Off the Shelves – November 5


New items are available at the Hancock County Public Library.

The following items are available at the Hancock County Public Library, 900 W. McKenzie Road. For more information on the library’s collection or to reserve a title, visit


“No One Needs to Know” by Kevin O’Brien

After killing a stalker who broke into her home, young widow Laurie Trotter takes her baby son and moves to Seattle, where she hopes to lay low and start over again. However, the dead man’s brother, a charismatic sociopath with a family of followers, is bent on revenge. Laurie’s first job in Seattle is in a food truck that provides catering to a film production crew. The movie is based on the real-life 1970 murders of an actress, her husband, and their baby’s nanny — and all the actual locales are being used. The “cursed” film is plagued with on-the-set accidents and bizarre deaths. It’s hardly the place for Laurie to lay low.


“Talking to Crazy: How to Deal with the Irrational and Impossible People in Your Life” by Mark Goulston

We all know people who seem to be irrational. No matter how hard you try to reason with them, it never works. So what’s the solution? How do you talk to someone who’s out of control? What can you do with a boss who bullies, a spouse who yells or a friend who frequently bursts into tears? According to psychiatrist Goulston, the key to handling irrational people is to learn to lean into the crazy — to empathize with it to change the dynamic and transform yourself from a threat into an ally. “Talking to Crazy” offers an explanation on why people act the way they do and how instinctive responses can exacerbate the situation. It offers techniques on what to do instead including Time Travel, the Fish-bowl and the Belly Roll. You can’t reason with unreasonable people, but you can reach them. This book shows you how.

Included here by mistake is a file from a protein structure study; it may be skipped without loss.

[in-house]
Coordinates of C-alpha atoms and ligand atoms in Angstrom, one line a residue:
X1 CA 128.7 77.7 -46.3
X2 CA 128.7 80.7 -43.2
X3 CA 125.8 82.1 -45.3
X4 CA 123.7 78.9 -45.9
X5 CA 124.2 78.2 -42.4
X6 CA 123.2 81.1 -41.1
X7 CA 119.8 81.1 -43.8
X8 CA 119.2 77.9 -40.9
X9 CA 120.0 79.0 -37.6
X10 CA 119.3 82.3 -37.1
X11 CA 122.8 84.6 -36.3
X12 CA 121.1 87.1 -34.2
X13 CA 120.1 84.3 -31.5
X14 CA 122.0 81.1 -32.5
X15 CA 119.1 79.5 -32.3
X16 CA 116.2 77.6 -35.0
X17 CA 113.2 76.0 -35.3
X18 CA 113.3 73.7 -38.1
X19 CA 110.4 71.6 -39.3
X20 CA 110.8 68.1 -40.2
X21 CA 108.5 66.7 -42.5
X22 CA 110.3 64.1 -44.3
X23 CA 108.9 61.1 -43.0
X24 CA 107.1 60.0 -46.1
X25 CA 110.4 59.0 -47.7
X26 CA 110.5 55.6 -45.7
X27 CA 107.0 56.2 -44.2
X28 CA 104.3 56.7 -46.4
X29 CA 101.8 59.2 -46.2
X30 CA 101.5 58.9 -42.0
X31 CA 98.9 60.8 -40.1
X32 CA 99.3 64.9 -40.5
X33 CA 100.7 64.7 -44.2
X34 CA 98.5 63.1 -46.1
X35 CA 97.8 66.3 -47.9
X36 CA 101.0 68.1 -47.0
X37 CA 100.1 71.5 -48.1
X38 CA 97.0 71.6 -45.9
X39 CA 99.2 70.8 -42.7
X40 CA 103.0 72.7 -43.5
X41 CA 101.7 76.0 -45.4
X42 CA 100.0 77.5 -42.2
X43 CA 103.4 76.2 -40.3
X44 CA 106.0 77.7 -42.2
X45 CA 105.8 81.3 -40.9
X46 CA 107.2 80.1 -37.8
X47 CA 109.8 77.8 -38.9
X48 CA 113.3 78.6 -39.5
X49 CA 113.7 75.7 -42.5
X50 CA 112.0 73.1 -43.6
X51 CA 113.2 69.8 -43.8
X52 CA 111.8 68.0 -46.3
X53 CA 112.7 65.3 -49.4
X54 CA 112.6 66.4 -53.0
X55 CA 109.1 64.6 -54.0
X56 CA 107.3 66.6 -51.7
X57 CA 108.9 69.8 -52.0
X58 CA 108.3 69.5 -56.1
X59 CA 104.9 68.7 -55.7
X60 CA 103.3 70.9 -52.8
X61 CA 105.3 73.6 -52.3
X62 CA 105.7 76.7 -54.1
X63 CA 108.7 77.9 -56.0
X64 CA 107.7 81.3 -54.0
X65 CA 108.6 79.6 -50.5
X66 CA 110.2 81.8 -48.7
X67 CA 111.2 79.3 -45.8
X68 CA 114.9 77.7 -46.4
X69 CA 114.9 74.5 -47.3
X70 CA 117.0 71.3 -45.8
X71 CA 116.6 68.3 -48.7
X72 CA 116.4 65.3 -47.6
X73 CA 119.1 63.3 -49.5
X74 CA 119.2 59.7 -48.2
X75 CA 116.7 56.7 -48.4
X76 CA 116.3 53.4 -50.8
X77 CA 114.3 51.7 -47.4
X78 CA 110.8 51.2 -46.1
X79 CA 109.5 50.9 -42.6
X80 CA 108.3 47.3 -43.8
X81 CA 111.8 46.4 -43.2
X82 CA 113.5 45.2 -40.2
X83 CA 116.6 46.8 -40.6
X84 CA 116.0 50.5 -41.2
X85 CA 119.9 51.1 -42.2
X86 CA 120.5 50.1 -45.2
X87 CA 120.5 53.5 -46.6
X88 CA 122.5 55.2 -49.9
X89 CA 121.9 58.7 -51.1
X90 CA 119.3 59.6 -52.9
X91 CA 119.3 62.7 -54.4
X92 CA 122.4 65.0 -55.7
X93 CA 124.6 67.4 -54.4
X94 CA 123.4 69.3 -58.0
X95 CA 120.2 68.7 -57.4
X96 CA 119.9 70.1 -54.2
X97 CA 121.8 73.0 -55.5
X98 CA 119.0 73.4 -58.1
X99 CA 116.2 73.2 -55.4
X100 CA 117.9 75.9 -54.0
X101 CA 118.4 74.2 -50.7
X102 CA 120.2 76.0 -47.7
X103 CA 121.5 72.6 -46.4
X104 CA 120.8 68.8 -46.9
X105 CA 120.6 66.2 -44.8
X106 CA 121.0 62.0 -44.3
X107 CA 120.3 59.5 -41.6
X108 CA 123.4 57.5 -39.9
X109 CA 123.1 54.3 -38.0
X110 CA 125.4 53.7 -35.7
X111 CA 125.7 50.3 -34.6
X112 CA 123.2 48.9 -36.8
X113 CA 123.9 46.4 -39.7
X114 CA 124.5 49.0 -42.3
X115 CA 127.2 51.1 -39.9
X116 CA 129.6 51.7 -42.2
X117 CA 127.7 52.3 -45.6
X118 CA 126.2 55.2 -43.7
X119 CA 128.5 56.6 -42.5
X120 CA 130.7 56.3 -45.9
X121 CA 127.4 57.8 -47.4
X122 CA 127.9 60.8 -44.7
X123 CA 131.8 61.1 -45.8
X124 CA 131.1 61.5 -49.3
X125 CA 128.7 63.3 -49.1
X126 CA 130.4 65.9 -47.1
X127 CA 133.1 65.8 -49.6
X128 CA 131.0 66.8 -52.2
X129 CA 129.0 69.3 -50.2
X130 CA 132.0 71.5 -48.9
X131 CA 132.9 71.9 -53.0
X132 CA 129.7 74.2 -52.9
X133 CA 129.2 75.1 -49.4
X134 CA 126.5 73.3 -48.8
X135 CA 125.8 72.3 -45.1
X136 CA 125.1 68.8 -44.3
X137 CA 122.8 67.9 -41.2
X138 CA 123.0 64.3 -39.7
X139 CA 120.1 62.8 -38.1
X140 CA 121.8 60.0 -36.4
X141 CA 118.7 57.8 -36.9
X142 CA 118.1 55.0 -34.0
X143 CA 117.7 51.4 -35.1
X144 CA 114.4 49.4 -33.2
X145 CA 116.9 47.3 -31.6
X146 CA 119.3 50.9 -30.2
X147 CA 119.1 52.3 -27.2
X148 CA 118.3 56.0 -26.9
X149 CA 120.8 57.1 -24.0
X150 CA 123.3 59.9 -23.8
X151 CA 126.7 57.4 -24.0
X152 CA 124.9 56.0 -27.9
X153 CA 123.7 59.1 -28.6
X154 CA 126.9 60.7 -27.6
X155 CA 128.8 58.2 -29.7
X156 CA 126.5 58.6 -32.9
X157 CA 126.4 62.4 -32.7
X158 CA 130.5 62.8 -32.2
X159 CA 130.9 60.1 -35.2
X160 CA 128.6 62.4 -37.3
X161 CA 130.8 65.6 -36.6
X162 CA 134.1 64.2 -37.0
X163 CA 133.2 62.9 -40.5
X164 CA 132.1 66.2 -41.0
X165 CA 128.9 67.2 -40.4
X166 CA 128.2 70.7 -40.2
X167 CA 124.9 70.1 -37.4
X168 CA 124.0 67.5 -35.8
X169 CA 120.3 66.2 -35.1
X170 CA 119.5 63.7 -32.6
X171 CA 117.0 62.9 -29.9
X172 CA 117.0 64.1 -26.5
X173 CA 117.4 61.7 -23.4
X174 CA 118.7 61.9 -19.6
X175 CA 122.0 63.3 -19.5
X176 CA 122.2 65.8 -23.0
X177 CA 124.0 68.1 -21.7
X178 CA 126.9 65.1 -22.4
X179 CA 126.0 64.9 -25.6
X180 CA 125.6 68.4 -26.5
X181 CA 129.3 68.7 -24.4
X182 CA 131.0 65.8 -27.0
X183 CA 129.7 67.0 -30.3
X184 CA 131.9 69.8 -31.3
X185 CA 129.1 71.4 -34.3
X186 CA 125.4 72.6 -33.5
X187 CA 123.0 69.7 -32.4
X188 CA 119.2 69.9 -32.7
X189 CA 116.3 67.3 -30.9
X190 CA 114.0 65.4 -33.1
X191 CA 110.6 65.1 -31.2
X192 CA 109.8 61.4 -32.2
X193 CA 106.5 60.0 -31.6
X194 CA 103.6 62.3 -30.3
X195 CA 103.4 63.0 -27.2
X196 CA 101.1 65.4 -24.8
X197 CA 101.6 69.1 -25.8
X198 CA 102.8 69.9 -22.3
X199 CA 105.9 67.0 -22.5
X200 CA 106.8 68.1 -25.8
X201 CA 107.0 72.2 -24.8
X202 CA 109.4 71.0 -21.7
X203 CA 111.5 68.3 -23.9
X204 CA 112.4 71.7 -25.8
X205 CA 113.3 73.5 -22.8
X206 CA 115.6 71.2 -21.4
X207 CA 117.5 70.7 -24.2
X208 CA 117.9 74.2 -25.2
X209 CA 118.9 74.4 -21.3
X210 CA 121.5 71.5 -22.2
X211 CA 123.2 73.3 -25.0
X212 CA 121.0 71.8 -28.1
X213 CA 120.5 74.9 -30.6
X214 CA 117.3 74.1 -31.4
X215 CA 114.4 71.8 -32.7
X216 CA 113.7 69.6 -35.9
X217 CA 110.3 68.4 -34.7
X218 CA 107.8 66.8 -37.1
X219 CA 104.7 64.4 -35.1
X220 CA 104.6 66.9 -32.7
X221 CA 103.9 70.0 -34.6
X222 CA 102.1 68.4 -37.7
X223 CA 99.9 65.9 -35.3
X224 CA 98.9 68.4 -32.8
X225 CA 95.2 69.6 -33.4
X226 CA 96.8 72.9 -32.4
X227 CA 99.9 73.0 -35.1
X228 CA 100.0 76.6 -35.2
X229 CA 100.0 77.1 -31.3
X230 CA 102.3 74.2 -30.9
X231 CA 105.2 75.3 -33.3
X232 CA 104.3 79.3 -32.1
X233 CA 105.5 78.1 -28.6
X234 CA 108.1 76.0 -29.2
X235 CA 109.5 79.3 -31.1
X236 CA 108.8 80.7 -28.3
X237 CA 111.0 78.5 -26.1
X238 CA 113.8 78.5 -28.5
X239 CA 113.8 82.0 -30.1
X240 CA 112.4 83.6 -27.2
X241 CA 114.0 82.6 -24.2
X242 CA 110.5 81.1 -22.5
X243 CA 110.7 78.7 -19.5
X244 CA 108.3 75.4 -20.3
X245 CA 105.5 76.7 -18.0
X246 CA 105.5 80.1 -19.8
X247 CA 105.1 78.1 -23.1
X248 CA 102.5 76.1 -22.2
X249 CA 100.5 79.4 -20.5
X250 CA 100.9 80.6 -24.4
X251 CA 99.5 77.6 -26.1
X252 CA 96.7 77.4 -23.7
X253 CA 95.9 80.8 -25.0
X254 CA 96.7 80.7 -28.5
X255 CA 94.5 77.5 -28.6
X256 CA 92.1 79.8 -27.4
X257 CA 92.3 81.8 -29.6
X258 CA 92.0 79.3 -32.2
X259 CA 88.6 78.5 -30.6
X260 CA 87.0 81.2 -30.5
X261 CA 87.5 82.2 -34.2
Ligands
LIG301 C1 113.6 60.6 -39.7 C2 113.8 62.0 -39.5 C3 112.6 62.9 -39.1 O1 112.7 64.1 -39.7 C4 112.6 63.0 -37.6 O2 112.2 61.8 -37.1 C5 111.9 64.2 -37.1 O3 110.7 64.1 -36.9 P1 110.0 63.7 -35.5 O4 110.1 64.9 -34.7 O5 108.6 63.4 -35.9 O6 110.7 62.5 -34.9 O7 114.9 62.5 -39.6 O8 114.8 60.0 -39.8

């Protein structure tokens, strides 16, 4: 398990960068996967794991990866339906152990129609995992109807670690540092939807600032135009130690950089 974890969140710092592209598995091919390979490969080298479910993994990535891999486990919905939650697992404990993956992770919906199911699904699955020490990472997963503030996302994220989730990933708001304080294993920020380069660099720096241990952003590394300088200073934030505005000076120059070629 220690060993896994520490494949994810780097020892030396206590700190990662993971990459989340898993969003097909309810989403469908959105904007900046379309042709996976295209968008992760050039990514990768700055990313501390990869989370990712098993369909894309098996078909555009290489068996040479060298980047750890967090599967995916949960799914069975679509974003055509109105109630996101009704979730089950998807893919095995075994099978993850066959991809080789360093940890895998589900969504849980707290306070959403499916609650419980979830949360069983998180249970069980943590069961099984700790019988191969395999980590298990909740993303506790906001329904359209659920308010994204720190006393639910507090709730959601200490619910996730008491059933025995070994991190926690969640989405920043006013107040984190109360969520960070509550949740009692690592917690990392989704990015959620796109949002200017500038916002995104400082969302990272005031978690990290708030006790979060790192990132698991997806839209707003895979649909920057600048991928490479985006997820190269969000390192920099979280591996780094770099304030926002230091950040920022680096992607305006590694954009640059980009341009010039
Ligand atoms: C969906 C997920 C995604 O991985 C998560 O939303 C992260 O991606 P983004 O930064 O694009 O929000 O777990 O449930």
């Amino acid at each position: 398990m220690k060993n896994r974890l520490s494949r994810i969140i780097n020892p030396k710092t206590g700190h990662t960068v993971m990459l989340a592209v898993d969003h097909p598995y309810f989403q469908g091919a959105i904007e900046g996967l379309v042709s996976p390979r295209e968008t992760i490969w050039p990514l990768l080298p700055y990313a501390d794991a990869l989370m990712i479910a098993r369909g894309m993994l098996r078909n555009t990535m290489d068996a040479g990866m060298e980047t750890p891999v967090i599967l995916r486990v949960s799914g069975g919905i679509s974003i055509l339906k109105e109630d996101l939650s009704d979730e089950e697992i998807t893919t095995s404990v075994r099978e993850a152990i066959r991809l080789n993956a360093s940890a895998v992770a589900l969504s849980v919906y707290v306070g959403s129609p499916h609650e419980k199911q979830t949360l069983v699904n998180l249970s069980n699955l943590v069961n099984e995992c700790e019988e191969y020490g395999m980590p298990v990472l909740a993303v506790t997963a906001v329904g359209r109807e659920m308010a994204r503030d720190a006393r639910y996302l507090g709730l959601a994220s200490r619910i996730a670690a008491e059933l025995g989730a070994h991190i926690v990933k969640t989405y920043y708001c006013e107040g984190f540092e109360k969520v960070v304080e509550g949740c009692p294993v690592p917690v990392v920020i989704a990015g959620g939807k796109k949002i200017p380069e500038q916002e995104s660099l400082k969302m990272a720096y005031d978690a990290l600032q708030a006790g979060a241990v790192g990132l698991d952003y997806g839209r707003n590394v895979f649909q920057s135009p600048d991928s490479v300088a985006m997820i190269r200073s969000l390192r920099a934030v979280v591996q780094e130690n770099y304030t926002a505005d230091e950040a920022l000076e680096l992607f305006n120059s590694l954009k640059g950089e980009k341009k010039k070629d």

“The Book of Joan: Tales of Mirth, Mischief and Manipulation” by Melissa Rivers

Joan and Melissa Rivers had one of the most celebrated mother-daughter relationships of all time. If you think Joan said some outrageous things to her audiences as a comedian, you won’t believe what she said and did in private. Her love for her daughter knew no bounds or boundaries, apparently. Melissa shares stories, one-liners and life lessons from growing up in the Rosenberg-Rivers household with a family that Melissa describes as more Addams than Cleaver. And at the center of it all was a tiny blond force of nature. In “The Book of Joan,” Melissa Rivers relates funny, poignant and irreverent observations, thoughts and tales about the woman who raised her and is the reason she considers Valium one of the four basic food groups.